Early Decision Financial Aid

Senior Students are beginning to create the lists of colleges they want to attend. During this process high school students have the added complexity of whether to do early action, early decision or regular admission.  This article will discuss early decision financial aid.  It will explain how the timing of this decision affects your financial aid considerations and the application process.

The decision to apply early decision or regular decision is complicated.  With an early decision application the student will apply to a college early and receive a decision typically by December of their senior year.  If accepted under the early decision application, the student will enter into a binding agreement with that college to enroll.   Early decision applications are usually submitted by early November while regular admission applications are due normally by January 1.  It is important to know the various deadlines that each college has under their application process.  This would include other items such as financial aid, high school transcripts and teacher reference to name a few.

Some colleges also have the early action program in their admission process.  The timing and process is similar to the early decision application yet the decision is not binding.  Even after an admission letter is offered, the student can continue to apply to other colleges.   The final decision does not need to be made until all of the admission letters have been received.

Most colleges that offer early decision and early action require a preliminary financial aid form.  The most common is the CSS Profile.  This financial aid process is more complex than the Federal Methodology or FAFSA.  If your child is going to apply in either of these early admission programs it is important that they contact the Financial Aid office in early September to make sure they know about the exact process and requirements.   The CSS Profile is available in October and normally needs to be submitted by mid- November for early decision applications.

If you are depending on need based financial aid to make the early decision, creating an accurate estimated CSS profile is critical.  With your early decision acceptance letter, the student will receive a preliminary financial aid award.  This financial award is the only way to decline the early acceptance.  It can be negotiated but it can also change.  The early acceptance financial award is only an estimate and is not finalized until the FAFSA form is verified.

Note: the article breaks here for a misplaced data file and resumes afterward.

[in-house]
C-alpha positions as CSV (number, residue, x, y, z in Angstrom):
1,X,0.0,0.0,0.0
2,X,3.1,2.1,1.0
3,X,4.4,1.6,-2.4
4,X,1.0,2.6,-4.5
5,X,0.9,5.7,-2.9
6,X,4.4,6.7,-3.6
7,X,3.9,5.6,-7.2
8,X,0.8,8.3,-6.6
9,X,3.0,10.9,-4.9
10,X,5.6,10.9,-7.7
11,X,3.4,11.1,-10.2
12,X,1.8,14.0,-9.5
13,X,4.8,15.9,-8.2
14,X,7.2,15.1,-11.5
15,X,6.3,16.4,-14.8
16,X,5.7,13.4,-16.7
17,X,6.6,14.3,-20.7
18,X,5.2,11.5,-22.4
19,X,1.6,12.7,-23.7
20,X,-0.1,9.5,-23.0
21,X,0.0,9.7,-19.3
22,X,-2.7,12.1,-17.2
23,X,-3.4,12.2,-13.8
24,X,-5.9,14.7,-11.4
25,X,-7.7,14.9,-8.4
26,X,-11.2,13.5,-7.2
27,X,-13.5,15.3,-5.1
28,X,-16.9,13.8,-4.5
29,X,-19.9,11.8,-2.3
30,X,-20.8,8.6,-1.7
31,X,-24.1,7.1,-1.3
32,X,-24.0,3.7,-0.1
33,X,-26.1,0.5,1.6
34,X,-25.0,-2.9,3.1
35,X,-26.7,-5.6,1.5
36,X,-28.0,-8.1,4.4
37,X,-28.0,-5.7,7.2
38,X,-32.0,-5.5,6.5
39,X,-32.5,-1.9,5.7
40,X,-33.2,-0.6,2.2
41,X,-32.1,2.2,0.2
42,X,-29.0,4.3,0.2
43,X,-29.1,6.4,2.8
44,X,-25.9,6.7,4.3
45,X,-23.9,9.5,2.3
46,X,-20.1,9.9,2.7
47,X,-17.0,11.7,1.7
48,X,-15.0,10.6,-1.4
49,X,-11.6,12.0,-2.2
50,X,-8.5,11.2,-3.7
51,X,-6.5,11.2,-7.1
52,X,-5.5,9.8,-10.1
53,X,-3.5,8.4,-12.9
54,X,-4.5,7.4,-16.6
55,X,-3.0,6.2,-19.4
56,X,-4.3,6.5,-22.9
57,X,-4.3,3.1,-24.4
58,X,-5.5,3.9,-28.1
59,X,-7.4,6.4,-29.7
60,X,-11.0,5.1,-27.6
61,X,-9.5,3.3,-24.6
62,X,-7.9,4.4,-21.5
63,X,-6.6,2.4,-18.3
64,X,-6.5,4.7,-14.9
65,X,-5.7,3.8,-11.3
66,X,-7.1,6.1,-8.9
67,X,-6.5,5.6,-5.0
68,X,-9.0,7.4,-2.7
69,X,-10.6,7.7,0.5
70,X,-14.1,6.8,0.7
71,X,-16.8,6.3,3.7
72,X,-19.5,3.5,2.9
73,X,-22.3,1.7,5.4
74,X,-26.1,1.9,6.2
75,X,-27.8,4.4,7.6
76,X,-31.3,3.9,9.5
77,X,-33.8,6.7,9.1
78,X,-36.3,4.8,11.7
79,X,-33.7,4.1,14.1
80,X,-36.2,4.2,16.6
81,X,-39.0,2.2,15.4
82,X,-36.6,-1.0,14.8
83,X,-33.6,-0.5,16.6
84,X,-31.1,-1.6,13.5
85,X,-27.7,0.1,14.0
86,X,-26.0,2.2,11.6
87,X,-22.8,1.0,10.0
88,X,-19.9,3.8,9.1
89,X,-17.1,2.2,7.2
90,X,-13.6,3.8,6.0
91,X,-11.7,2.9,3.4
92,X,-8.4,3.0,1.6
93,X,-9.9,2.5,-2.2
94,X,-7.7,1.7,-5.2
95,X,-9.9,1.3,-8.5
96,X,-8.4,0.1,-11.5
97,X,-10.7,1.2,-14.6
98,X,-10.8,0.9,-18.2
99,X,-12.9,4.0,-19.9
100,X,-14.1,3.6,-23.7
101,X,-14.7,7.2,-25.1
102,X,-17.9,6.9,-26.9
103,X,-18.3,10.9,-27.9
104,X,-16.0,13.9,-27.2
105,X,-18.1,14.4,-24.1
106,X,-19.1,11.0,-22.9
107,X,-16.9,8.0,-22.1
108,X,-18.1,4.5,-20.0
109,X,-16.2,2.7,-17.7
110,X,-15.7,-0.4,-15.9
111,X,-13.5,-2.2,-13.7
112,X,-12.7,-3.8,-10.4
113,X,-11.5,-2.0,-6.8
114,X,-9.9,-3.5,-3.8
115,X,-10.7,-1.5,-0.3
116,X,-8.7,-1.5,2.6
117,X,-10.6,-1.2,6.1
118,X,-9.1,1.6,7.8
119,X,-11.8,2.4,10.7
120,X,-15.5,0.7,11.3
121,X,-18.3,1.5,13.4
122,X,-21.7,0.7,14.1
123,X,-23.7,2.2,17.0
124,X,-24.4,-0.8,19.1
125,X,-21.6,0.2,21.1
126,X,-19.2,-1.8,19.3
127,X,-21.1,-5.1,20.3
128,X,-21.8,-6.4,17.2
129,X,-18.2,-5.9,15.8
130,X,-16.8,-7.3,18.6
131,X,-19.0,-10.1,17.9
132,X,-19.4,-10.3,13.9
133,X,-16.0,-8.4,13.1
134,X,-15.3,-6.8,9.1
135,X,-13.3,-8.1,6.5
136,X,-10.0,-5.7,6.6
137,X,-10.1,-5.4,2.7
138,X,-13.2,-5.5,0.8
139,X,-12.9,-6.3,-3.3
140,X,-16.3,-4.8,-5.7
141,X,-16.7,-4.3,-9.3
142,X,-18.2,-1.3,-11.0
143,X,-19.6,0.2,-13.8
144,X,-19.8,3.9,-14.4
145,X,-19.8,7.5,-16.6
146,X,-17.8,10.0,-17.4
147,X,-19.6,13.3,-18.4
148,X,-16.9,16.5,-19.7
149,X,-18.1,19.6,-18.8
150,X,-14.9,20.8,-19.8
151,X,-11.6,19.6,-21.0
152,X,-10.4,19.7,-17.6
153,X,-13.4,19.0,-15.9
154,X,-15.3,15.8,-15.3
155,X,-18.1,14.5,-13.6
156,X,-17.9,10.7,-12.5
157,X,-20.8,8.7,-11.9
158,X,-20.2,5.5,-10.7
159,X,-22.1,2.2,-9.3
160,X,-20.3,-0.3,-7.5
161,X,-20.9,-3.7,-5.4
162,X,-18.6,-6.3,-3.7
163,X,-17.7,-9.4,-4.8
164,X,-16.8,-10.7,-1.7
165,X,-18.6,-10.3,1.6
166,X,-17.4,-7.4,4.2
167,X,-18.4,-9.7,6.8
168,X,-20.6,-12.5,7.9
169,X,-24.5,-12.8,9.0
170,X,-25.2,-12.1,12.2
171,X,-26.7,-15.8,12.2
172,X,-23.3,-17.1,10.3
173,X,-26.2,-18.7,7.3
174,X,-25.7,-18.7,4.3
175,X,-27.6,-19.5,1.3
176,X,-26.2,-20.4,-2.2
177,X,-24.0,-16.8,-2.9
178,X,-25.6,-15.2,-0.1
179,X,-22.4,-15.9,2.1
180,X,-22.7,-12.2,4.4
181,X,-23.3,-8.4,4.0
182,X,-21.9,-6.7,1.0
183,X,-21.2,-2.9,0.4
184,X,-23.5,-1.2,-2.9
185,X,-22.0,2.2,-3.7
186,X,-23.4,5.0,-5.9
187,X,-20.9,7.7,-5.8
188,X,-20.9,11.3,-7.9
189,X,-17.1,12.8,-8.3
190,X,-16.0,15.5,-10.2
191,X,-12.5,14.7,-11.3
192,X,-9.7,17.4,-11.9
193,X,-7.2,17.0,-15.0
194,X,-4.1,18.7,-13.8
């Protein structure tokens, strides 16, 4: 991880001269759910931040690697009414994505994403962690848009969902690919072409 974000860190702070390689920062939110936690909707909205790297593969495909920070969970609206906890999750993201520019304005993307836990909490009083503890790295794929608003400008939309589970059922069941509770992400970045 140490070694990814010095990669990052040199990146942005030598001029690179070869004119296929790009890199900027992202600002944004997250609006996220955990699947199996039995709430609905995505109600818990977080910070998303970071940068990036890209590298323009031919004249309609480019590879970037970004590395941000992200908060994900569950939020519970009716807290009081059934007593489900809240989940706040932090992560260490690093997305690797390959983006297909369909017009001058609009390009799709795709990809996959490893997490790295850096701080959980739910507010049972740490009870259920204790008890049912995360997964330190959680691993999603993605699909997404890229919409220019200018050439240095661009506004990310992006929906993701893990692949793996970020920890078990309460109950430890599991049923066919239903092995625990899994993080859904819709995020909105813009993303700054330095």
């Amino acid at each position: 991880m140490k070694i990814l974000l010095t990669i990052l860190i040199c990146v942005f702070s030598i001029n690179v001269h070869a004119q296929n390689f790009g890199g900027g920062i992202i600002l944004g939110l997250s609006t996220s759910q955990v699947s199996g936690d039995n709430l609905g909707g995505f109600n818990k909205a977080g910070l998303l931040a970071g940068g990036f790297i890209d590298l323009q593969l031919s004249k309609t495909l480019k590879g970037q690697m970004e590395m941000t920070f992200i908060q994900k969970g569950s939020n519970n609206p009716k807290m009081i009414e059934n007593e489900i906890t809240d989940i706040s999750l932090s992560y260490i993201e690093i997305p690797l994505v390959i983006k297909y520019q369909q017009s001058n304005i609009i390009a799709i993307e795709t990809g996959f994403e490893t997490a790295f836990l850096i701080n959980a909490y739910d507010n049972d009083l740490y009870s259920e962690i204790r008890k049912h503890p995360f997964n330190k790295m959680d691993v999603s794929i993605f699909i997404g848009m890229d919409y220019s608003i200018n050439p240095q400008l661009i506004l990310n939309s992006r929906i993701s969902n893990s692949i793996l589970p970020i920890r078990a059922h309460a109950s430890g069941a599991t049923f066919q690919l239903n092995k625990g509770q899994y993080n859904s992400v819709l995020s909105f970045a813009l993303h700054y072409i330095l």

With this in mind, understanding your financial position is important.  You can use each school’s net price calculator to get a good estimate.  The quality of these calculators varies greatly by school.  We have a free EFC Calculator that will give you a very good estimate of both the Federal method (FAFSA) and the CSS profile.  The colleges that use the CSS profile weigh each financial aspect differently unlike the FAFSA process.  The FAFSA calculation is the same for all schools.

The other risk you have with early decision is the ability to compare financial awards.  Since you will not be applying to other schools, you will not be able to compare net cost of other colleges.  You college decision should have three major parts: academics, environment and financial.

By understanding the various methods of applying for financial aid, the student and family can make a better decision.  Creating a good financial estimate will minimize the risk of your initial financial award changing and your decision being a good one.

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